Jennn's Reviews > World War Z: An Oral History of the Zombie War

World War Z by Max Brooks
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Dec 09, 09

bookshelves: 2009, fiction
Recommended to Jennn by: Stacey
Recommended for: my dad, zombie/social commentary likers
Read in December, 2009

** spoiler alert ** I agree with what's being said as the biggest critique: the voices sound very much the same. It's true. Nearing the end, it was dragging and this fact was made very apparent. But despite this flaw (which I agree *is* pretty fundamental), the book is still very enjoyable and very unique indeed. The tales of survival and the differences in certain aspects of the war is well thought-out. The jobs range drastically, as does the types of infection and the psychology of...well, zombies and their wake. There were things I didn't expect or even think about (like feral children and the people that copy zombie likenesses). I loved how global it was and how so many different countries and cultures were represented, I just wish there were even more!

Lastly, there were actually a lot of good quotable pieces like, "It's easier to blow a train up than to make it run on time." Meaning (in this context) it's much more difficult to run a country efficiently than to stage a revolution.

Ok, the things that I didn't like.

America, the hero. Again, at the end, America was the crusader that said, "Let's get back our freedom or die trying! Yee-haw!" Pretty much. And then went and helped other countries out afterwards. In contrast to Russia, who killed their own people for desertion of duty during the war and then turned their women into baby factories all for the (I kid you not) "motherland". Really? I was a bit disappointed. It just seemed like America-the-liberator propaganda. I liked the hand that Cuba played as being a pretty supreme power during the war, although it puttered out once America got badass again :( Boo.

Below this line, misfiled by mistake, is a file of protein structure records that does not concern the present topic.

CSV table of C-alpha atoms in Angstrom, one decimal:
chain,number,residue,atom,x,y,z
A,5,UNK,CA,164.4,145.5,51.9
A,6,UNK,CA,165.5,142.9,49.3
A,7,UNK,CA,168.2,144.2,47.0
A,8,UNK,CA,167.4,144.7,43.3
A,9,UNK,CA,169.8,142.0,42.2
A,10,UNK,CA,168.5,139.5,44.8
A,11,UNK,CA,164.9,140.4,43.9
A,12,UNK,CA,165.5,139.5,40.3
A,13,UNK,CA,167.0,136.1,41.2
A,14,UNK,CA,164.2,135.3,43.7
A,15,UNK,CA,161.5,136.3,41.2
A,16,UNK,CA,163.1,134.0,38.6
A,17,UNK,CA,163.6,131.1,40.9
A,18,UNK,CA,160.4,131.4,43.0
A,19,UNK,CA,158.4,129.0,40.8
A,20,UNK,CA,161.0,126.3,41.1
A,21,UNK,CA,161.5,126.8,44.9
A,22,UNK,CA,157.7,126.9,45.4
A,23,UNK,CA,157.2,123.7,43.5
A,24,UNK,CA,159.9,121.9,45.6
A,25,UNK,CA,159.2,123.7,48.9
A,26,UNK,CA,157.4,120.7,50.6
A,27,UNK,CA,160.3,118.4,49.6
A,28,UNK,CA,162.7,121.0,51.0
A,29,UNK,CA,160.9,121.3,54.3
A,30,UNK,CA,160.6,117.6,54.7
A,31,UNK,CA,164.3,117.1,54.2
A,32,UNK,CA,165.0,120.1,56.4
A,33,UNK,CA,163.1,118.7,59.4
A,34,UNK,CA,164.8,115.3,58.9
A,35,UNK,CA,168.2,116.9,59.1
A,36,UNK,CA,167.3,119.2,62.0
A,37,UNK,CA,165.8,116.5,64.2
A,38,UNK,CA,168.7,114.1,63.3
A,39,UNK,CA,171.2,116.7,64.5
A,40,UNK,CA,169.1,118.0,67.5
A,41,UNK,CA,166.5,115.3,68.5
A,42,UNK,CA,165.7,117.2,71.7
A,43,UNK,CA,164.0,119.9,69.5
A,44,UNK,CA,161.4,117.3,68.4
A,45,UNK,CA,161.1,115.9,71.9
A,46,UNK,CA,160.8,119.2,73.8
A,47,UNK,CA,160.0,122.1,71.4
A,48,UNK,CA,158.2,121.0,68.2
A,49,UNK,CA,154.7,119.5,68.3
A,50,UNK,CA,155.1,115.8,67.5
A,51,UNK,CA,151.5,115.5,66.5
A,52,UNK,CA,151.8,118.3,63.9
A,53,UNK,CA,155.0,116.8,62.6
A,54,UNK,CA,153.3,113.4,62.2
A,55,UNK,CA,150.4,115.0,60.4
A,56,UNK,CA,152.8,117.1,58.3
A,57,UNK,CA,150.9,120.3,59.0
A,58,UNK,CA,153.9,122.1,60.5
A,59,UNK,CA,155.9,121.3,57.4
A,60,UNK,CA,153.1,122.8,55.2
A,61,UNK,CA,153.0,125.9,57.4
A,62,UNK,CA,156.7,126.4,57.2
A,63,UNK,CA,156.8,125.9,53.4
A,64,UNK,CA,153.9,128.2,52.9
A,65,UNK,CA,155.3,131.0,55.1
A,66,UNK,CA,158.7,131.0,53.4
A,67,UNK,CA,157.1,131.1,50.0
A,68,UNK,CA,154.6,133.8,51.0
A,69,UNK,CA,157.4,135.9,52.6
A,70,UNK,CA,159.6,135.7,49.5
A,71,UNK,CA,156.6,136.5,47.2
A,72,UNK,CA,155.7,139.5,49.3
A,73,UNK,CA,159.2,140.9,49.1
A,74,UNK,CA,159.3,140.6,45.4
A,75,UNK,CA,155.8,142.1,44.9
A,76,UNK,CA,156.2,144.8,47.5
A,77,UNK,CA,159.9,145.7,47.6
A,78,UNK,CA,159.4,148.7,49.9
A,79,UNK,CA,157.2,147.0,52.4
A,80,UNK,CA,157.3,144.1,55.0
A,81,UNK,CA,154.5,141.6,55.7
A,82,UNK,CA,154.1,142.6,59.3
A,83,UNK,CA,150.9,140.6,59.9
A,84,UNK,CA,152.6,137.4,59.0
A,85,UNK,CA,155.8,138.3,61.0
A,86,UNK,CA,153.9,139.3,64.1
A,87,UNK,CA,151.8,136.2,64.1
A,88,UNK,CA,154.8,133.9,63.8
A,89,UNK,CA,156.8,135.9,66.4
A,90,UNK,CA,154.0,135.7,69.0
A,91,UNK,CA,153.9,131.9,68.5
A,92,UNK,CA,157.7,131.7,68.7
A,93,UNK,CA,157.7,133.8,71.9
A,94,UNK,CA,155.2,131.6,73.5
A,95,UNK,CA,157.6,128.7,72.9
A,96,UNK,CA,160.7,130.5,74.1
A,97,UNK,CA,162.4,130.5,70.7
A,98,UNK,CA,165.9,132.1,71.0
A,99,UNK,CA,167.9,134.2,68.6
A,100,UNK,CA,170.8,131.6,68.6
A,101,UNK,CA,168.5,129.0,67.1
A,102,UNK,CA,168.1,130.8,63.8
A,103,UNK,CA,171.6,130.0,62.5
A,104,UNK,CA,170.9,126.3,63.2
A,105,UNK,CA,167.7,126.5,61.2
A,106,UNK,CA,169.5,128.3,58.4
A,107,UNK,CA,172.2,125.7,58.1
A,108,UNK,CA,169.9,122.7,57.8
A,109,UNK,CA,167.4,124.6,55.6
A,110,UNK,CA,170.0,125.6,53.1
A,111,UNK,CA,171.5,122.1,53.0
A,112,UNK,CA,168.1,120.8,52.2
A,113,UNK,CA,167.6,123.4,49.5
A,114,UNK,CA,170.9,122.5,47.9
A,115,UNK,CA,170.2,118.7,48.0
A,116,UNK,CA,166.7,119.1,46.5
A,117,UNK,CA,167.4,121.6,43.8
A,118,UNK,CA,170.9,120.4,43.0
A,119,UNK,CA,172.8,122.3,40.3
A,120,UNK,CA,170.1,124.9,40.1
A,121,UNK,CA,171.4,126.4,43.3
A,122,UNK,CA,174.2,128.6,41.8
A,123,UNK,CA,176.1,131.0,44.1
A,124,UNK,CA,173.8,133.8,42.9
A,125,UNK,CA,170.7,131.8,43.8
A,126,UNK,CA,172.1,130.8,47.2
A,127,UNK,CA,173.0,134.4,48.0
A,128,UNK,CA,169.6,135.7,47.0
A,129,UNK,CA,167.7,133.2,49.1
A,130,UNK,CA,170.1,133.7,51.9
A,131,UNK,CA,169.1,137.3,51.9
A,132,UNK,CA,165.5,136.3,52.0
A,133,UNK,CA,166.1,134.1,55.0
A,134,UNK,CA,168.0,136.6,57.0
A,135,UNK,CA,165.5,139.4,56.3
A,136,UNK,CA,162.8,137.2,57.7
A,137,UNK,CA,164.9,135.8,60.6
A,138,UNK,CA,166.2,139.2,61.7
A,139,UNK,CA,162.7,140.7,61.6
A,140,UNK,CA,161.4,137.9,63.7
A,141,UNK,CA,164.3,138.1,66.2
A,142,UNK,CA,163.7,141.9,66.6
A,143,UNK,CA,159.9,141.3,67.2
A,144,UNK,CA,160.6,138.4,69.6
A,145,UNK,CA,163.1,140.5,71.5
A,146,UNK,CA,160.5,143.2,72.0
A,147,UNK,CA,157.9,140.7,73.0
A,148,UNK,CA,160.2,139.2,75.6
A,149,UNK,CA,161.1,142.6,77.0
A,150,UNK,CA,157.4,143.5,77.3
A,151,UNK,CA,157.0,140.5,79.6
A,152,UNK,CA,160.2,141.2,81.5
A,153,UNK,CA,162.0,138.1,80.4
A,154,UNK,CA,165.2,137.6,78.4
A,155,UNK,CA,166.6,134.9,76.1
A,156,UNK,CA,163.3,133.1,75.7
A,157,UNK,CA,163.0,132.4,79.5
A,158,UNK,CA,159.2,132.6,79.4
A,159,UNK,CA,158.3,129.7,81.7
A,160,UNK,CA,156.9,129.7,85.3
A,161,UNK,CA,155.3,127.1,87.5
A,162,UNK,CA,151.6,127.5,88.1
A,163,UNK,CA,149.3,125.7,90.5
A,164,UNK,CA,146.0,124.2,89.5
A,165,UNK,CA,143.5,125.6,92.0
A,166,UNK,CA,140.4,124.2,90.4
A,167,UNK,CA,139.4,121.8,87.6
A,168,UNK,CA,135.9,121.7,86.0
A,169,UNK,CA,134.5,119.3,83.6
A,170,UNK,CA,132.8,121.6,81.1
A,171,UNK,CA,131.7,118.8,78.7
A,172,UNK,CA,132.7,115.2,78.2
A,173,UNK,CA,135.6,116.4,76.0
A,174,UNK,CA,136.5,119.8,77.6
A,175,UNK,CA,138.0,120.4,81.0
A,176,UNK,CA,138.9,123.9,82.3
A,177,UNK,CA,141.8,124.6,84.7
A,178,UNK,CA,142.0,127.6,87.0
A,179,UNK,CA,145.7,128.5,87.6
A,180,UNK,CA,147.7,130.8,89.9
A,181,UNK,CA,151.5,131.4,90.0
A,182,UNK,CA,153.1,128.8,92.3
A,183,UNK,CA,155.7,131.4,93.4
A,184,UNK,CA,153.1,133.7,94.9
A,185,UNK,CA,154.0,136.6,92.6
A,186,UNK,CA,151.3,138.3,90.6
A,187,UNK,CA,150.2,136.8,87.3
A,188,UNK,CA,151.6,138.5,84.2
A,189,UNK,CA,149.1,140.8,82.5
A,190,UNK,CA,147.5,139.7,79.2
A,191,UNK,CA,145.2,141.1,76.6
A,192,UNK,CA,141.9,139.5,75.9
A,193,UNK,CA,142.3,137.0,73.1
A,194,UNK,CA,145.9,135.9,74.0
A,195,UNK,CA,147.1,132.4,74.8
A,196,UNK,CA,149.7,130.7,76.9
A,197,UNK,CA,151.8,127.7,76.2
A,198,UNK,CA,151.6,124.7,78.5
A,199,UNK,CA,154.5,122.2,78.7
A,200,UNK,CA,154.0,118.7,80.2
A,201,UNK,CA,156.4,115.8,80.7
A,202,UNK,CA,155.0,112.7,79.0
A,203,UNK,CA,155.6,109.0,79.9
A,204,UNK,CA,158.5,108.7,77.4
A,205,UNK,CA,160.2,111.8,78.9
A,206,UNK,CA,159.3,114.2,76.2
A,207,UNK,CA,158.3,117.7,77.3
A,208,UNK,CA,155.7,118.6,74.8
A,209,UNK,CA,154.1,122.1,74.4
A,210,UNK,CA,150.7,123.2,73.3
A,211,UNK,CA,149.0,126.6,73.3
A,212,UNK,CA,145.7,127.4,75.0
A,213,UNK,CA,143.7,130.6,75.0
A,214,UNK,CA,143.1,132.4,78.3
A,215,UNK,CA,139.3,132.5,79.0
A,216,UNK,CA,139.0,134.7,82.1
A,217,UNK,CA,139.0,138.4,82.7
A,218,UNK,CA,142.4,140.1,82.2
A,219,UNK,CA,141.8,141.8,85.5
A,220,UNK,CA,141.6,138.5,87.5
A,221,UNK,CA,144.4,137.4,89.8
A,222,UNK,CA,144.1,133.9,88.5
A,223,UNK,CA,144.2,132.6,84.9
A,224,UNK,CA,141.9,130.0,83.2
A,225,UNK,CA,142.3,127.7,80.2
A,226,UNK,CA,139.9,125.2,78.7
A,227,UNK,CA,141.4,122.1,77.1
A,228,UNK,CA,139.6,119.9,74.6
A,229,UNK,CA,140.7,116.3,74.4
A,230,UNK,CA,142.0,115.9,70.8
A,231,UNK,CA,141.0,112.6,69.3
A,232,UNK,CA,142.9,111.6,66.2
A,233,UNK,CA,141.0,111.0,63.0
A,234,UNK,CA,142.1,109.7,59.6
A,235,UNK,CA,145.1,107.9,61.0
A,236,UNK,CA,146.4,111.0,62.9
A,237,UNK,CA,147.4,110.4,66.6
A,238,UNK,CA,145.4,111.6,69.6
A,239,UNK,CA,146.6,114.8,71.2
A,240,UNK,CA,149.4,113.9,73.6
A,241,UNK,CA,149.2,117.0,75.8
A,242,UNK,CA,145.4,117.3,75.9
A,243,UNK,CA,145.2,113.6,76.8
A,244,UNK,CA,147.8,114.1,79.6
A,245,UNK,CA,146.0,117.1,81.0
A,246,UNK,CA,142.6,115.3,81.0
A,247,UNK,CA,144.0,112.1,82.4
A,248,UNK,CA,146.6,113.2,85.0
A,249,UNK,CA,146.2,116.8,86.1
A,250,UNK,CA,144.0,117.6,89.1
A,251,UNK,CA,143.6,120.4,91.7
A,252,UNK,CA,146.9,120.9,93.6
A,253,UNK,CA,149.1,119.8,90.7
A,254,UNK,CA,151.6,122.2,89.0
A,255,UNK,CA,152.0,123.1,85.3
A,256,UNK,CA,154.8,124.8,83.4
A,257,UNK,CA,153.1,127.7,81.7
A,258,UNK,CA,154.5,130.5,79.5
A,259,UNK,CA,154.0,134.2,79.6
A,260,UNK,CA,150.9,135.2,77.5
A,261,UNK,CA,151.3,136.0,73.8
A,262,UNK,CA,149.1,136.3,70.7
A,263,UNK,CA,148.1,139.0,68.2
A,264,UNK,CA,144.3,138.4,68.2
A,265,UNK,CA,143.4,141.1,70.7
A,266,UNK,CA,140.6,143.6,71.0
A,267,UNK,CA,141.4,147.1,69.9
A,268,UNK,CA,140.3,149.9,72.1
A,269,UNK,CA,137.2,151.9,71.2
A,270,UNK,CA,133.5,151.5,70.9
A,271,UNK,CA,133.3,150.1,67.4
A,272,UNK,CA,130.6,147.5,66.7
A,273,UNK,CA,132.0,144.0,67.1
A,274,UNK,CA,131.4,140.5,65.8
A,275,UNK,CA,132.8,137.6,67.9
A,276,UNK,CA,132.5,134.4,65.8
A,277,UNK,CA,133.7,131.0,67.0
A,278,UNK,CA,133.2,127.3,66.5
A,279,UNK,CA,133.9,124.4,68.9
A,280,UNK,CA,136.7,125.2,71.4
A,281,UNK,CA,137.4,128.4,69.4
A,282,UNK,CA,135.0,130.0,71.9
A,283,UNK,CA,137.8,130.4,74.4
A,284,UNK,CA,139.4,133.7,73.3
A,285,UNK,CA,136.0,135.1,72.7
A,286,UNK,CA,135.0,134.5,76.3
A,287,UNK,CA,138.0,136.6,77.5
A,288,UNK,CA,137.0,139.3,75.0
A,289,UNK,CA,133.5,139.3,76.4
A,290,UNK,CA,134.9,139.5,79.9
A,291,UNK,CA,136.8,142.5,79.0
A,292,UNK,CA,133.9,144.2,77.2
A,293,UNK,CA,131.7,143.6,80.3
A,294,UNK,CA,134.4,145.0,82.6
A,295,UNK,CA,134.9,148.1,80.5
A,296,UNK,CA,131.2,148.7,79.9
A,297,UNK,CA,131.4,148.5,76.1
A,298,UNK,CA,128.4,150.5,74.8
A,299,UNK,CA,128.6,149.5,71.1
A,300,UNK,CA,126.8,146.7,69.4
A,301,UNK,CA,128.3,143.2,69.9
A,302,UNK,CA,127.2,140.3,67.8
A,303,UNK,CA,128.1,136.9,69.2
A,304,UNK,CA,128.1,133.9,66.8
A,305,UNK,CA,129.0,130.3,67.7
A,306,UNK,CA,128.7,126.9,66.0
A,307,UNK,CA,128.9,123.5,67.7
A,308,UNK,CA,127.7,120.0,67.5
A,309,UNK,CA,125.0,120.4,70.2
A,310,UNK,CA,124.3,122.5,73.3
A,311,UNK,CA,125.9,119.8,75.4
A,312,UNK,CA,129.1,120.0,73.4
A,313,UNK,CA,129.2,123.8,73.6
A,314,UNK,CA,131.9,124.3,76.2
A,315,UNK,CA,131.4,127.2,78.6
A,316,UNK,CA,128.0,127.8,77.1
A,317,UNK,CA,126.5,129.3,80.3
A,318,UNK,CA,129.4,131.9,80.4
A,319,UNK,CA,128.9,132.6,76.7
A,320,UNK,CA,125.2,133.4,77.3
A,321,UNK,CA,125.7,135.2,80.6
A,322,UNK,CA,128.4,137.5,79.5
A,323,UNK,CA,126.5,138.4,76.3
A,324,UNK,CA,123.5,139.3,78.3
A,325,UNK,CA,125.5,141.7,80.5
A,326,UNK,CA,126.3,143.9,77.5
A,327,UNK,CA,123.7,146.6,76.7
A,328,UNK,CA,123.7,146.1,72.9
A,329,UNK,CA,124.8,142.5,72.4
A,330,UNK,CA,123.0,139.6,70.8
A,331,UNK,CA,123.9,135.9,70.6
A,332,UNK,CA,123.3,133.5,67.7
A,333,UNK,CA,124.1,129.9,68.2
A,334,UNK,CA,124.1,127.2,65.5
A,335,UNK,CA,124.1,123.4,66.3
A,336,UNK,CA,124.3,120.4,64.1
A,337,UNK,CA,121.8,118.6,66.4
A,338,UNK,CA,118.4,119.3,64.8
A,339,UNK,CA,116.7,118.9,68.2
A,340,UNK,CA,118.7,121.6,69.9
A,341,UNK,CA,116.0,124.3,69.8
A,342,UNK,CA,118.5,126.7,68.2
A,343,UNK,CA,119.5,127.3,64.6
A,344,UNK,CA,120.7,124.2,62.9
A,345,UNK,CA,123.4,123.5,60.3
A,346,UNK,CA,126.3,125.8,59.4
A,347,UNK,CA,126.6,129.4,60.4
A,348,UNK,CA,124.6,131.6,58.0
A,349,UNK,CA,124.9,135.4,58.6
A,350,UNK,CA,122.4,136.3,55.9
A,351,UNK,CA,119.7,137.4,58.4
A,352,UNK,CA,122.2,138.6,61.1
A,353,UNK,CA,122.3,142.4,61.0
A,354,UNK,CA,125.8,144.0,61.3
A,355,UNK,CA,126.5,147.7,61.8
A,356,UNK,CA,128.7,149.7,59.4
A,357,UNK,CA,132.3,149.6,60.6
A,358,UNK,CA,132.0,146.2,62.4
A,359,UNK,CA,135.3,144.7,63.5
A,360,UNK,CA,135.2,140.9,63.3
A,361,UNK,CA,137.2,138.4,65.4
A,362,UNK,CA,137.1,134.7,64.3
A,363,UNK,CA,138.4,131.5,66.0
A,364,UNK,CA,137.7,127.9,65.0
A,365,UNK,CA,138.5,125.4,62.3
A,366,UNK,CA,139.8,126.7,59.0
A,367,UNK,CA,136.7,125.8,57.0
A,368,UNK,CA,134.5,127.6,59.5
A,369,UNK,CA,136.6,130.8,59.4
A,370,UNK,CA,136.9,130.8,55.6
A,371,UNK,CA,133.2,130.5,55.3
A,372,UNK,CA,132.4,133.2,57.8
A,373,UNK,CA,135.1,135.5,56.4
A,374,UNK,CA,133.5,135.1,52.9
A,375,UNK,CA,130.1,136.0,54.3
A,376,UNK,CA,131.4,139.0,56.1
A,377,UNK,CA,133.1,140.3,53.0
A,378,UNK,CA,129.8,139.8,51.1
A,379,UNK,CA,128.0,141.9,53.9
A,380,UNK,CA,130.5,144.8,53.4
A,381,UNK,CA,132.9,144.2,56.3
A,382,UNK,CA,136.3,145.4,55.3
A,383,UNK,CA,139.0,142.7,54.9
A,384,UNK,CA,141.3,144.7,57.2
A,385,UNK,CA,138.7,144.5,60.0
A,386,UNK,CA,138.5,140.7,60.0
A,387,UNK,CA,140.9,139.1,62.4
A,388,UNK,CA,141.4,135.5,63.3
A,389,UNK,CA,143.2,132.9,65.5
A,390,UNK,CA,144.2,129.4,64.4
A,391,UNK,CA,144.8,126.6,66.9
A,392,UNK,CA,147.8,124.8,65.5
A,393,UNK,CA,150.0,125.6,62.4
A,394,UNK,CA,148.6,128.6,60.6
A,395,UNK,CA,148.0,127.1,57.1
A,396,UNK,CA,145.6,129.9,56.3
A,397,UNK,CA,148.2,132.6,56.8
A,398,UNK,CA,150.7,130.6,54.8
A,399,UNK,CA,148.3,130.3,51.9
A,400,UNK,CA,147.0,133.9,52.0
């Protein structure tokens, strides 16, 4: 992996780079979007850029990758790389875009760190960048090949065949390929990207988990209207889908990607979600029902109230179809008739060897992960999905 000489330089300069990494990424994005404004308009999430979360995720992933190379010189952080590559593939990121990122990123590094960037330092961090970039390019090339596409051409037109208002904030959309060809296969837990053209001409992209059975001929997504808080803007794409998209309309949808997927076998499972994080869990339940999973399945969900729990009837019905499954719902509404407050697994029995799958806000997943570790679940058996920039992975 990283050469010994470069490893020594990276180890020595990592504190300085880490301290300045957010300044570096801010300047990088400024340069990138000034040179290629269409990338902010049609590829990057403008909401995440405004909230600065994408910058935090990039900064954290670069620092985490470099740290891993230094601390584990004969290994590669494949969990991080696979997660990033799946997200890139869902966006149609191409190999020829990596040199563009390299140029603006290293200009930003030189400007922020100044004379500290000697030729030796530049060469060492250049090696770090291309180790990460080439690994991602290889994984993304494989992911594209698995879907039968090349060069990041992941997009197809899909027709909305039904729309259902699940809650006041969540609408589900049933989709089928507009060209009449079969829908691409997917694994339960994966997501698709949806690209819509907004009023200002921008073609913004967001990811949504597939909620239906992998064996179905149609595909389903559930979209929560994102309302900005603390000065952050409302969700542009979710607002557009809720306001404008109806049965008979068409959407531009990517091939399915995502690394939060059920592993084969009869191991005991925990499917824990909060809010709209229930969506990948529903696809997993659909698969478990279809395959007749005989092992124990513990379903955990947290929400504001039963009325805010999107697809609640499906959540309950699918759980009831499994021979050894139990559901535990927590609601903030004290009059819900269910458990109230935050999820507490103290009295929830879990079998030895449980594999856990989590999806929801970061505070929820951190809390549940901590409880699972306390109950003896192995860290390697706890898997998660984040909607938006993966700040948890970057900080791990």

And, as I stated before, the end crawled by, which was disappointing. The ending could have been better wrapped up. It dragged on and then ended suddenly.

A little pet-peeve I found was that there was little mystery. This should have been done much, much better I thought. An incident would be talked about in depth, then in the next section or soon after that, it was briefly mentioned by someone else. Boo. Next time, briefly mention it first to pique our interest and then talk in depth about it. Example: instead of talking about the purges in Russia and building an emotional climax, then having someone mention soon after, "And what happened to the Russians..." No, no. Mention it first so we'll think, "Oh, man. What about the Russians? Are they ok? What's going on?" Give us a taste, then feed us the meal - it doesn't work the other way around. It happened too often and seems like an obvious mistake. Build the suspense more!

Bottomline: Apart from some flaws, a very unique book with a lot of good vignettes and social commentary mixed in with zombies. Big-time action, it isn't, but the book is entertaining in its own way. I would like to pick it up again when I have more time and can highlight some places. I'll most likely buy a copy in the future.

Plus, my dad read some of it and liked it, so we'll have a book to talk about.
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11/09/2009 page 65
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